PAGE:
In the wake of a number of federal complaints involving underreporting of sexual assaults on California college campuses, California State Assemblyman Mike Gatto (D-Los Angeles) introduced a bill Jan. 6 seeking to improve the way universities handle complaints by involving police officers early on in the process.
Although the bill is well-intentioned, aiming to keep colleges from stifling reports of sexual assault, it ultimately risks creating redundancy in the reporting process and fails to improve it for survivors who have already decided not to involve the police.
The Rape, Abuse and Incest National Network estimates only 40 percent of rapes are ever reported to the police. Of those, only 8 percent get prosecuted, 4 percent receive a felony conviction and only 3 percent of rapists will ever spend a single day in prison for their crimes.
Assembly Bill 1433 attempts to change these numbers by requiring university administrators to alert the police of any violent crime that comes to their attention, provided the student consents to police involvement. But as students already have the option of reporting crimes to the police and universities already keep crime records of their own, the bill would likely do little to increase reporting of sexual assault.
To begin with, the bill re-legislates laws that already exist in response to allegations of misconduct. Multiple California universities are already facing accusations that they are in violation of Title IX and the Clery Act, two pieces of federal legislation that govern the way sexual assault is reported. Those laws have already been in effect for decades; the state legislature should look to aid existing federal efforts rather than duplicate them.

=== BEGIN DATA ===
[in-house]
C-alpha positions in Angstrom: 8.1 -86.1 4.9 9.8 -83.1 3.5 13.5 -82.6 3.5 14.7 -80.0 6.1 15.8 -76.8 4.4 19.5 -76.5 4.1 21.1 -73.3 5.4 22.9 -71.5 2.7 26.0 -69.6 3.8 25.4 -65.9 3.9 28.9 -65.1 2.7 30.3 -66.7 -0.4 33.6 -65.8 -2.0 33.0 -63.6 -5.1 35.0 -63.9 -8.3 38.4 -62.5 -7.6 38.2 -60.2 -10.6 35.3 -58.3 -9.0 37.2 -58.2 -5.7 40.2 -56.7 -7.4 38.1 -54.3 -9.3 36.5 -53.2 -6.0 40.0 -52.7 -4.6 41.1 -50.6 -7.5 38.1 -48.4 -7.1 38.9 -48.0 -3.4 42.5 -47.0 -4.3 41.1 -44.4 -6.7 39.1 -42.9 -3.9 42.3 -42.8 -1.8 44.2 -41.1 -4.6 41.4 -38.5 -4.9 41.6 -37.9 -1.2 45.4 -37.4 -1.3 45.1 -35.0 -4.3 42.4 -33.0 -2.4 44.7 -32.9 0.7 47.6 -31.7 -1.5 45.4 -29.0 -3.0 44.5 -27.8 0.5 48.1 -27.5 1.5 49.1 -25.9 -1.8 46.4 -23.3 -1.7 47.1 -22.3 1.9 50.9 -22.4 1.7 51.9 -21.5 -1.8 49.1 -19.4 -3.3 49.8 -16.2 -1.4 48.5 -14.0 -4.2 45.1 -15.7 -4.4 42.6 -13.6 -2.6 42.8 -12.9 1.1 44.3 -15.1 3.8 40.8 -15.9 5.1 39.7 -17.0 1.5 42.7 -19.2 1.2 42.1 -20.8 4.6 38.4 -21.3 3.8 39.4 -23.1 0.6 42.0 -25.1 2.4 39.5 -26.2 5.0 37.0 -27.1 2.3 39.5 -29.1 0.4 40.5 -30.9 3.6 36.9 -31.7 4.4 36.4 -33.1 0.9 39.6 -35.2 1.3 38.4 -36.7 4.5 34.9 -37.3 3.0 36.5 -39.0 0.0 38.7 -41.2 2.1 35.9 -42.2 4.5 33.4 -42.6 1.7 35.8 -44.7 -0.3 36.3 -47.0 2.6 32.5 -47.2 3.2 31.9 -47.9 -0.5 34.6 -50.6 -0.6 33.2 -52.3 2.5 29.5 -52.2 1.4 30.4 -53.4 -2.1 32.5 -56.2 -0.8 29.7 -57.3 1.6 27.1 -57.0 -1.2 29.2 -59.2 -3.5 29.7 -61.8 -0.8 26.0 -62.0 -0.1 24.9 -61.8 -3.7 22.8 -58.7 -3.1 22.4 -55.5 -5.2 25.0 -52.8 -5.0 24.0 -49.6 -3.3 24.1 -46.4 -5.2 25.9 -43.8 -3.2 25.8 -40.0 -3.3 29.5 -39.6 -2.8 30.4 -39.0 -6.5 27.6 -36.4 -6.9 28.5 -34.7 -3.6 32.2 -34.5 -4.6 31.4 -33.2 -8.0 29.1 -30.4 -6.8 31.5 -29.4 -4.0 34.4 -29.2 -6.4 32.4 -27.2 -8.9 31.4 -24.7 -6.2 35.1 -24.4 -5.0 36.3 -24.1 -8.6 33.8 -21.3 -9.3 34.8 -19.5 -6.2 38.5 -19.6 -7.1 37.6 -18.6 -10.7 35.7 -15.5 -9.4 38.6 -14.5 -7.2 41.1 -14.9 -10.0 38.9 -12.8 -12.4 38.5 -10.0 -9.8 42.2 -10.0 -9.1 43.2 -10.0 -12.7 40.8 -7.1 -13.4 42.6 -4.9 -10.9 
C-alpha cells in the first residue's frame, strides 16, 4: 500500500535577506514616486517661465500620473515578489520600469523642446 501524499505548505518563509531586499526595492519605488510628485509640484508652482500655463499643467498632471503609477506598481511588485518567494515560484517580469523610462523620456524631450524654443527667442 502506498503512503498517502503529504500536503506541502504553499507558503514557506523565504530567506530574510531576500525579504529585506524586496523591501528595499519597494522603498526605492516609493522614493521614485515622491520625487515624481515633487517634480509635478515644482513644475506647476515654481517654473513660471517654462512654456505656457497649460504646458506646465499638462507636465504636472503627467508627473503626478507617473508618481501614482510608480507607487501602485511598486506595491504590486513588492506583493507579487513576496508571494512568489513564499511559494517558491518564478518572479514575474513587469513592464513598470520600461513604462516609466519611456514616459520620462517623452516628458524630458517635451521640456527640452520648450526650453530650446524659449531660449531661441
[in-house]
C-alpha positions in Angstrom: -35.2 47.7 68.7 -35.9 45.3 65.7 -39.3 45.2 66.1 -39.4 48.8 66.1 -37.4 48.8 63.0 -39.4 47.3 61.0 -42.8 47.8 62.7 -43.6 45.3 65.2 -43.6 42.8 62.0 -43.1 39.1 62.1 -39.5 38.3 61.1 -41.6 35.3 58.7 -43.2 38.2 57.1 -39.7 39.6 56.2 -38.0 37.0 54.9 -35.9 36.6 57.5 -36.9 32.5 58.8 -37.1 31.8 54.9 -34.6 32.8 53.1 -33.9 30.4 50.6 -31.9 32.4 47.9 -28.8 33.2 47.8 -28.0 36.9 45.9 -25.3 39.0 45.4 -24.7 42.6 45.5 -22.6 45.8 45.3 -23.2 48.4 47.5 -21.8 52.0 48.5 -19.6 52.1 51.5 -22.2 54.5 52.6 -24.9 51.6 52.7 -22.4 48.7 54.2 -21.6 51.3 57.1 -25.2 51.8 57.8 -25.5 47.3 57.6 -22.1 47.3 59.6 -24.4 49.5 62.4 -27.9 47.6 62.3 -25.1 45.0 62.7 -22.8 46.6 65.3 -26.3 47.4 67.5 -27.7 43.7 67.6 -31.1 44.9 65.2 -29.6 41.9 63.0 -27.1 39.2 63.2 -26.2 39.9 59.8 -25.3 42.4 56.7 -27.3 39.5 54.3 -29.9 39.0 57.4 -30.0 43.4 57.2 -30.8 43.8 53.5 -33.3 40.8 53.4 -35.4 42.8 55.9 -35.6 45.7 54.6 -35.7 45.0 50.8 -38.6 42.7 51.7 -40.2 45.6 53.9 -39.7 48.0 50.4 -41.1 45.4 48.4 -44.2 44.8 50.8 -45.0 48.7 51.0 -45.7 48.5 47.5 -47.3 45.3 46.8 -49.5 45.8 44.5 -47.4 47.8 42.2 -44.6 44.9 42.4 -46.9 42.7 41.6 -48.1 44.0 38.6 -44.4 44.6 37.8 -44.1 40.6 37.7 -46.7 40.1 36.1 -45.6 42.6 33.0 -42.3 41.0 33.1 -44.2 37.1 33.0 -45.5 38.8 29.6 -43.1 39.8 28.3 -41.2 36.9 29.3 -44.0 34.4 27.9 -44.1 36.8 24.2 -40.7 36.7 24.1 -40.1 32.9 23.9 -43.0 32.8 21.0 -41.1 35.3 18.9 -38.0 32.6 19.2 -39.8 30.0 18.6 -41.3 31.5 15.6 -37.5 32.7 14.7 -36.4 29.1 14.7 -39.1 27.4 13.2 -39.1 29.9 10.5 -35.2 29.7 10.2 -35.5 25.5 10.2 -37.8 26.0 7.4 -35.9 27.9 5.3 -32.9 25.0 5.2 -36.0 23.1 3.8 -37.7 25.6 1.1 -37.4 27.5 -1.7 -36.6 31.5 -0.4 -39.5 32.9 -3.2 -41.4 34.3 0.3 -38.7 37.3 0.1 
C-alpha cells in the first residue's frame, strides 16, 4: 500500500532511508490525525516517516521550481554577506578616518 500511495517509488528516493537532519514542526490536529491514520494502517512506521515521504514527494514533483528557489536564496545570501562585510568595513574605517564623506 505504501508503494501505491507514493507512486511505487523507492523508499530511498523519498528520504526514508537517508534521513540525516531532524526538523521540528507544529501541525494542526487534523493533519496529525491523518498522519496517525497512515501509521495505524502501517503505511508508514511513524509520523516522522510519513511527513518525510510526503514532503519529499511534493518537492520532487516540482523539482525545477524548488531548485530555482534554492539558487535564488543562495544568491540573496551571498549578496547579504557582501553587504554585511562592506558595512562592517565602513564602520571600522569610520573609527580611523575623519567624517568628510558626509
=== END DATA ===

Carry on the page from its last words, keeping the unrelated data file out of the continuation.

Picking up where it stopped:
For example, the bill requires universities to clarify which police departments or security agencies are responsible for providing services to their campuses. But the Clery Act, originally passed in 1991, already mandates that universities publish an annual report on their working relationships with state and local agencies.
In short, if universities were unclear on who their police counterpart is, they would already be in violation of the Clery Act, making the state bill superfluous.
Furthermore, the bill directly misses the point on how legislation could be used to tackle high rates of sexual assault on college campuses.
Students who want to report to the police in addition to their universities already have the power to do so.
So instead of reflexively involving the police when students may have already decided to avoid them in the first place, the bill should seek to actually make it easier for survivors to report sexual assault. If legislators want to accomplish that goal, they should instead try to make administrators better-equipped to handle incidents of violence themselves.
Gatto said he hopes increasing contact between administrators and police will help create a cultural shift toward greater accountability and understanding in sexual assault reporting. But the best way to change attitudes about sexual assault is directly, by educating and informing the administrators who are on the front lines.
Instead of debating a bill that will most likely not change anything for actual and potential victims of sexual assault, assembly members should work on legislation that helps victims come forward, ideally through sensitivity training and consent-related educational efforts. Trainings that help administrators know how to respond more appropriately to survivors are a better use of everyone’s time and money.
These tactics actually address case mishandlings at their roots rather than superficially encouraging police involvement as a Band-Aid means of making things better.